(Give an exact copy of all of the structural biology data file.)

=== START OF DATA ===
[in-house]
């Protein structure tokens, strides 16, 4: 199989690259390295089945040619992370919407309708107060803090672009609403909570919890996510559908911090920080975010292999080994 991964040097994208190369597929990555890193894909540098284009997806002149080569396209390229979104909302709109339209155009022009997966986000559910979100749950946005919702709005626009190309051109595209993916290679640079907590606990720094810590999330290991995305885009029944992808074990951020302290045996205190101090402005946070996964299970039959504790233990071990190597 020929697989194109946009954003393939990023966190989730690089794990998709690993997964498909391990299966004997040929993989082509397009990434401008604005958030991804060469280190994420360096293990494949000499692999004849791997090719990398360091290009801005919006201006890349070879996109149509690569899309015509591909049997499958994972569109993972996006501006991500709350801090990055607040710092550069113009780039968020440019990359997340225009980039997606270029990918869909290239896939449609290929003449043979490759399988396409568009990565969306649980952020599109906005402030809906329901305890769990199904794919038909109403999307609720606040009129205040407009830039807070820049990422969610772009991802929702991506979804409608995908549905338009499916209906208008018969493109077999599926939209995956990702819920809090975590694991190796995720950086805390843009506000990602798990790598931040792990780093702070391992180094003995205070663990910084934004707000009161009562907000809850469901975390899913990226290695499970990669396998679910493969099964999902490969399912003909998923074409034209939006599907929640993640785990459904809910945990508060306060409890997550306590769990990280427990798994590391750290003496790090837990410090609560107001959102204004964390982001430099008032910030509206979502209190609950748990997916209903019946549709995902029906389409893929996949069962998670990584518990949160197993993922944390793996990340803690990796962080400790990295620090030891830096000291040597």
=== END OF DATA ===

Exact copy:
[in-house]
């Protein structure tokens, strides 16, 4: 199989690259390295089945040619992370919407309708107060803090672009609403909570919890996510559908911090920080975010292999080994 991964040097994208190369597929990555890193894909540098284009997806002149080569396209390229979104909302709109339209155009022009997966986000559910979100749950946005919702709005626009190309051109595209993916290679640079907590606990720094810590999330290991995305885009029944992808074990951020302290045996205190101090402005946070996964299970039959504790233990071990190597 020929697989194109946009954003393939990023966190989730690089794990998709690993997964498909391990299966004997040929993989082509397009990434401008604005958030991804060469280190994420360096293990494949000499692999004849791997090719990398360091290009801005919006201006890349070879996109149509690569899309015509591909049997499958994972569109993972996006501006991500709350801090990055607040710092550069113009780039968020440019990359997340225009980039997606270029990918869909290239896939449609290929003449043979490759399988396409568009990565969306649980952020599109906005402030809906329901305890769990199904794919038909109403999307609720606040009129205040407009830039807070820049990422969610772009991802929702991506979804409608995908549905338009499916209906208008018969493109077999599926939209995956990702819920809090975590694991190796995720950086805390843009506000990602798990790598931040792990780093702070391992180094003995205070663990910084934004707000009161009562907000809850469901975390899913990226290695499970990669396998679910493969099964999902490969399912003909998923074409034209939006599907929640993640785990459904809910945990508060306060409890997550306590769990990280427990798994590391750290003496790090837990410090609560107001959102204004964390982001430099008032910030509206979502209190609950748990997916209903019946549709995902029906389409893929996949069962998670990584518990949160197993993922944390793996990340803690990796962080400790990295620090030891830096000291040597």